Media 6; reading 6

We made it! the final reading, 4 years, 6 semesters and this was it, the last one. fittingly, the reading was about future thinking, as of course now that i’m finishing my degree, i will be thinking about my future.

i found Gardner’s 5 mind theory quite fascinating. the five minds were:

the disciplined mind: mastering a way of thinking or a trade, profession, discipline

the synthesising mind: to be able to pull together multiple ideas, beliefs, opinions and join them together in  way to make sense of them all combined

the creating mind: self explanatory really, creating new ideas, systems, discoveries

the respectful mind: understands others and how they live and may act differently to oneself

the ethical mind: looks at how you act and place yourself within society and the impact your actions may have on the wider world.

now obviously you can’t just be one of these minds, it’s more likely that as a functioning member of society you’re going to have two or three, maybe even all five. i found this quite important when thinking about how i will soon be entering the work force.

in relation to one of the previous readings about the craftsman, the disciplined mind reminded me of the phrase “be so good they can’t ignore you”. to succeed in any kind of professional field, you need to have mastered your chosen discipline, to be so good that you will just keep getting jobs (or stay in the one you are in). but obviously that is not enough to succeed. you can’t just be good, you need to be more. a combination of creative and synthesising, as an entrant to the workforce, you must be able to not just take into account different styles of thinking or working but to then combine them to make your own unique method, to stand out, to get them to hire you.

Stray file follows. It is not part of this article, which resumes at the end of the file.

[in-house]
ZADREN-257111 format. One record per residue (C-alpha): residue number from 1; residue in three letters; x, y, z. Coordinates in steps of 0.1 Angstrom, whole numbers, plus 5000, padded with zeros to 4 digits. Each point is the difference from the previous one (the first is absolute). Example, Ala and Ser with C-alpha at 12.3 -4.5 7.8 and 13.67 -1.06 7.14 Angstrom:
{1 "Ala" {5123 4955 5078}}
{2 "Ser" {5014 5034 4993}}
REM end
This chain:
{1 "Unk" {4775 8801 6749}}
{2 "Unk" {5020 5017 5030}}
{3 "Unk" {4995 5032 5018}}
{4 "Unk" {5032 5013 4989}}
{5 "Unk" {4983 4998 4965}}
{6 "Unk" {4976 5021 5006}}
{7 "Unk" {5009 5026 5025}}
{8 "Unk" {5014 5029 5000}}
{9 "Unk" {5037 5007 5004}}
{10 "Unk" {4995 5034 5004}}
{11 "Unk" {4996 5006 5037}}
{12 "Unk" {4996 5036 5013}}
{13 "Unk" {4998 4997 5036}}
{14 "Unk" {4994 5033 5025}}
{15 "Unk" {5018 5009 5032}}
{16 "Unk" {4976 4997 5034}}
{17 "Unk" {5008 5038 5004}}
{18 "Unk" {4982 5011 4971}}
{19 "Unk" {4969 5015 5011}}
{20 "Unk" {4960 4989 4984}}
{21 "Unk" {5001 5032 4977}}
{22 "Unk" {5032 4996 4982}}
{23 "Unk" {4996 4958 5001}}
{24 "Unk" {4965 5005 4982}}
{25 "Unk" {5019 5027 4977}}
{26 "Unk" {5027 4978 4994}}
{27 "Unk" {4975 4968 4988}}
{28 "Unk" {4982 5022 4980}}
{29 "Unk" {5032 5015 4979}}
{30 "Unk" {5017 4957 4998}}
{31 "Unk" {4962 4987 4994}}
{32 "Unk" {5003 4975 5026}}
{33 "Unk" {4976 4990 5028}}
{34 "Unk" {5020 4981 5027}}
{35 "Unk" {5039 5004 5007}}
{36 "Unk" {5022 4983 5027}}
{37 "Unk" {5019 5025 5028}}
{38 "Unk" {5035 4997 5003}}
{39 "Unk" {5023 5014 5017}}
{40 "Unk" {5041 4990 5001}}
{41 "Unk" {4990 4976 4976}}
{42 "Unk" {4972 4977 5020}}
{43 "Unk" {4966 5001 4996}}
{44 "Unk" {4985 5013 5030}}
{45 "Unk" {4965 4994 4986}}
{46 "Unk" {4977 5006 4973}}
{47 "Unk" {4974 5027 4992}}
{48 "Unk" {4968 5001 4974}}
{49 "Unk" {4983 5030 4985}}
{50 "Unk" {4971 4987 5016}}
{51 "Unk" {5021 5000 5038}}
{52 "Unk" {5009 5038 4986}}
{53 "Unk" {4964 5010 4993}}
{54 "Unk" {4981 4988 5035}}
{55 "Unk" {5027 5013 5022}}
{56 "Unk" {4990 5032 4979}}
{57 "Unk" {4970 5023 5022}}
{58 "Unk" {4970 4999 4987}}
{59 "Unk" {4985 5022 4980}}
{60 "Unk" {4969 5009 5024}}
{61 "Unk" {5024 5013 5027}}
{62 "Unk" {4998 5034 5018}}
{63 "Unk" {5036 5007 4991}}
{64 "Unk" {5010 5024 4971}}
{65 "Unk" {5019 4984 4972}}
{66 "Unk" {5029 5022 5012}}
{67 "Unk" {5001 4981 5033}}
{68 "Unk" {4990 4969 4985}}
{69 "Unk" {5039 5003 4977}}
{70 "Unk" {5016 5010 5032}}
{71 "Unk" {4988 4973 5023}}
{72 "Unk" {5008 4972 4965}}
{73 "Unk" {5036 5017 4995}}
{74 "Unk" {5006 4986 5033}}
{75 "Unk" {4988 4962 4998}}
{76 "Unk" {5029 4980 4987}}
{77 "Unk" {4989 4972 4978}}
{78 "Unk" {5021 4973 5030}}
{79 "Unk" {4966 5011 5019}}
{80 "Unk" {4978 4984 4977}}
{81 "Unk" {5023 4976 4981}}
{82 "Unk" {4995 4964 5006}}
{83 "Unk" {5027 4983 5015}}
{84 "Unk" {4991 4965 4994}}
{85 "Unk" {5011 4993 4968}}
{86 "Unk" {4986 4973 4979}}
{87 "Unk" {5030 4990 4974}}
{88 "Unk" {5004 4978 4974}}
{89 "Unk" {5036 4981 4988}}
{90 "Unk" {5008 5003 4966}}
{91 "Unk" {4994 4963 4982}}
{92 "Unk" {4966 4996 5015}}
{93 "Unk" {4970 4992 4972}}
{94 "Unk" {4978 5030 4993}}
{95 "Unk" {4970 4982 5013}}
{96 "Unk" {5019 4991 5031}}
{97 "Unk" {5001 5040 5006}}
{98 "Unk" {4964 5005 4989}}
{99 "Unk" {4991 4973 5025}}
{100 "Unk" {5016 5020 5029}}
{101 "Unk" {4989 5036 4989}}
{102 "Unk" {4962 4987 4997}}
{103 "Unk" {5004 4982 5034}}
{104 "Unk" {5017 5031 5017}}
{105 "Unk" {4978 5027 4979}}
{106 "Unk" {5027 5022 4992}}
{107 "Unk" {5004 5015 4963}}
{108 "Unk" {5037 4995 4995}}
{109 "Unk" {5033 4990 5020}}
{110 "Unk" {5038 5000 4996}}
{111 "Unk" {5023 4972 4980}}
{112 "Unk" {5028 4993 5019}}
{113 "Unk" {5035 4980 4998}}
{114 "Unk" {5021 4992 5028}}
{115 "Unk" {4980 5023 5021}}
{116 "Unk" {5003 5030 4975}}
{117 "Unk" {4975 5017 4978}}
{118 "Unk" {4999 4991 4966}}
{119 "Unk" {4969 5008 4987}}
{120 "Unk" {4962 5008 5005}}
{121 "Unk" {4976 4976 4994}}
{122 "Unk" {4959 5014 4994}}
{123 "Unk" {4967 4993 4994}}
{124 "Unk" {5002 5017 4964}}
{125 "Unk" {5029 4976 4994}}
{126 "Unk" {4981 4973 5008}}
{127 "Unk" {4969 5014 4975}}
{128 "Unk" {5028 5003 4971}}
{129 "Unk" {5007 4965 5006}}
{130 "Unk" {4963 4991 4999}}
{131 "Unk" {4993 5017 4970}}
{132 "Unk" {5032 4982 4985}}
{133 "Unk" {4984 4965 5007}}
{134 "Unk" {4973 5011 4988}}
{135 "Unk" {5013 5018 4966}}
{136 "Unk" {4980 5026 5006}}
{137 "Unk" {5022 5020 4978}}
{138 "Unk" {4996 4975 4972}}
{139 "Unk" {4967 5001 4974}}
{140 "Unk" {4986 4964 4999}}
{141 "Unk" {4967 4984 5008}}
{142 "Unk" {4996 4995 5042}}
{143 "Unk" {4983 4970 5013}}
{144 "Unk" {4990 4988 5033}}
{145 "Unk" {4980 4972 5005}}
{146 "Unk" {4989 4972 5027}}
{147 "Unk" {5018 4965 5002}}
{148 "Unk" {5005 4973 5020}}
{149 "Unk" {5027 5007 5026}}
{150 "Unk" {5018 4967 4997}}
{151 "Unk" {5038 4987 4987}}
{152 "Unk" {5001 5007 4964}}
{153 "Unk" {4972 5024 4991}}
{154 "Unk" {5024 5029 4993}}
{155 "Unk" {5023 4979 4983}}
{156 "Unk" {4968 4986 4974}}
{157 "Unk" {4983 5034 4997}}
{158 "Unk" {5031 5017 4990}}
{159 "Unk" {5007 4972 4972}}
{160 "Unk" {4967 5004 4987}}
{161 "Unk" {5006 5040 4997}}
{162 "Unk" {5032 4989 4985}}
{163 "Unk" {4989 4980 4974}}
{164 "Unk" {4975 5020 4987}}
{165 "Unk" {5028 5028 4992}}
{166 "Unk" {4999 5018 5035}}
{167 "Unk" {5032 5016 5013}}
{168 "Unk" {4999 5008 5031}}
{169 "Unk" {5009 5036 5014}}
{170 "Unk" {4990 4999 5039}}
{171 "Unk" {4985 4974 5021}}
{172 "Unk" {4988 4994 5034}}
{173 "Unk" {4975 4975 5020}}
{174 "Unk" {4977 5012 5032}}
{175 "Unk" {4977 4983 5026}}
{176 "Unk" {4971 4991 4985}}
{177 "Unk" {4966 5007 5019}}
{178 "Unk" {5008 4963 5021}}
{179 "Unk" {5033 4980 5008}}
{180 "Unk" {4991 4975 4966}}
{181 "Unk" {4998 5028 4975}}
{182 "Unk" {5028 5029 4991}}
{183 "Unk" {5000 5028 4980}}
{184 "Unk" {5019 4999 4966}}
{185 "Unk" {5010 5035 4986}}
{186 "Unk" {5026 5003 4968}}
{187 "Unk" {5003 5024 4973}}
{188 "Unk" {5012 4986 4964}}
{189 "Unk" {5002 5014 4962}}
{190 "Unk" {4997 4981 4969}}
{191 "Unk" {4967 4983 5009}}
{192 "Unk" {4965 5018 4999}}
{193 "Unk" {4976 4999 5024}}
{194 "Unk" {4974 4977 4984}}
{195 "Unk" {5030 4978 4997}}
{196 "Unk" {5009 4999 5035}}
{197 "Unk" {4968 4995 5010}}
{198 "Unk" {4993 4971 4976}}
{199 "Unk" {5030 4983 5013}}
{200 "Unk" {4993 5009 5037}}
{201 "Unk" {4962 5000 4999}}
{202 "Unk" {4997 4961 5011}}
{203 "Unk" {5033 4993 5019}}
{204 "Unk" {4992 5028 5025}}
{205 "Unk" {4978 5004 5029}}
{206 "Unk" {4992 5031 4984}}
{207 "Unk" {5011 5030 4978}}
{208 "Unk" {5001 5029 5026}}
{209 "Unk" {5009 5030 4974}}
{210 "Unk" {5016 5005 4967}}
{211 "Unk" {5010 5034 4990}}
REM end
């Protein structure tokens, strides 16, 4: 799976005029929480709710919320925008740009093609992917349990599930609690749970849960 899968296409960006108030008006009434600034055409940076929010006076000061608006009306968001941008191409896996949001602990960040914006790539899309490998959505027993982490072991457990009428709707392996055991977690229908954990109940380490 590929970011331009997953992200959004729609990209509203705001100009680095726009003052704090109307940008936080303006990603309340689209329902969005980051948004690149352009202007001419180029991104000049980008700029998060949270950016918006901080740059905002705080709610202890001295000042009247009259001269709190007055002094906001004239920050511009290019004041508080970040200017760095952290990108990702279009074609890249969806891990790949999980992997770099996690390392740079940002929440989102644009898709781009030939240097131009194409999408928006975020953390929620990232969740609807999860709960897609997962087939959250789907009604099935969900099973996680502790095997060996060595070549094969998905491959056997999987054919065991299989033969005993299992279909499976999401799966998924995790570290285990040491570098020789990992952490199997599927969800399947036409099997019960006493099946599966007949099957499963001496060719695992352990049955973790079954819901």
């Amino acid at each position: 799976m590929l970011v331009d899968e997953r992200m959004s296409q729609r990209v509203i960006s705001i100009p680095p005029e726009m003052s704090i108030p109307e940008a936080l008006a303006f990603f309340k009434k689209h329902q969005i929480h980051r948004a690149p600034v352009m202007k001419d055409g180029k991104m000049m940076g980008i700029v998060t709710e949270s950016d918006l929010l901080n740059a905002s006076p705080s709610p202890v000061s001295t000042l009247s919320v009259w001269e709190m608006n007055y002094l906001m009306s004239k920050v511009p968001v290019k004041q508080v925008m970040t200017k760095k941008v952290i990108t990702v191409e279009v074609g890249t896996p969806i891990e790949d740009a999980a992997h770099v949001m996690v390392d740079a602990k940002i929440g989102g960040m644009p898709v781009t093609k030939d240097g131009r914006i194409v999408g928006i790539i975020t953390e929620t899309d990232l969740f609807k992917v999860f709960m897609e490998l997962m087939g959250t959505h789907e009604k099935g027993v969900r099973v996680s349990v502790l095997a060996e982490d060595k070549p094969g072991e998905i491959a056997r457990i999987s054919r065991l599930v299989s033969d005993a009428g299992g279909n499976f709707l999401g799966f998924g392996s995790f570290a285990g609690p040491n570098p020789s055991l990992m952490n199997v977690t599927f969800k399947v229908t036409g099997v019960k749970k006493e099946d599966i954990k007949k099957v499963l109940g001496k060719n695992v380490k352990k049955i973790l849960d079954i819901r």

and of course the last two minds are important as they influence they way you act with others and interact with the world, without understanding how others work or how your own contribution can affect society, you will never be able to further yourself in life because you will only ever see yourself and this will prevent others from seeing you.


Media 6; Reading 5

this wee’s reading was about time, something i have always been fascinated with. Our society is run entirely by time, what time we need to get up, what time we need to be at work, what time we will eat, what time we will relax. And what fascinates me the most is that, time does not exist.

Of course, yes, time does exist, but only because we as humans created it. Animals do not live their life by time, they just live their lives, and are certainly far more relaxed all the time than we are. which is what this article referred to as well, the stress of life, needing to find leisure time amongst our ever growing work hours.

I find this to be something that i am personally a little worried about. As i plan to be a tv producer, i know that my working hours will be, lets just say never-ending. tv has no 9-5, 5 days a week jobs. its seven days a week, 52 weeks a year and working every hour that you can. so where will i find my time, once i do eventually get myself into this industry. it is important to make the differentiation between work and leisure and definitely it is important to just stop working and relax. the world we live in today is just so fast paced, everything needs to be immediate that sometimes even a break or a holiday can seem like work, always being on the move, and still always connected via the internet. you must still always be checking your email and replying to texts and updating your facebook.

maybe the best way to find some time is just to disconnect, if you are not tracking yourself then perhaps you may find you don’t even need time, because you have enough of it.

Media 6; reading 4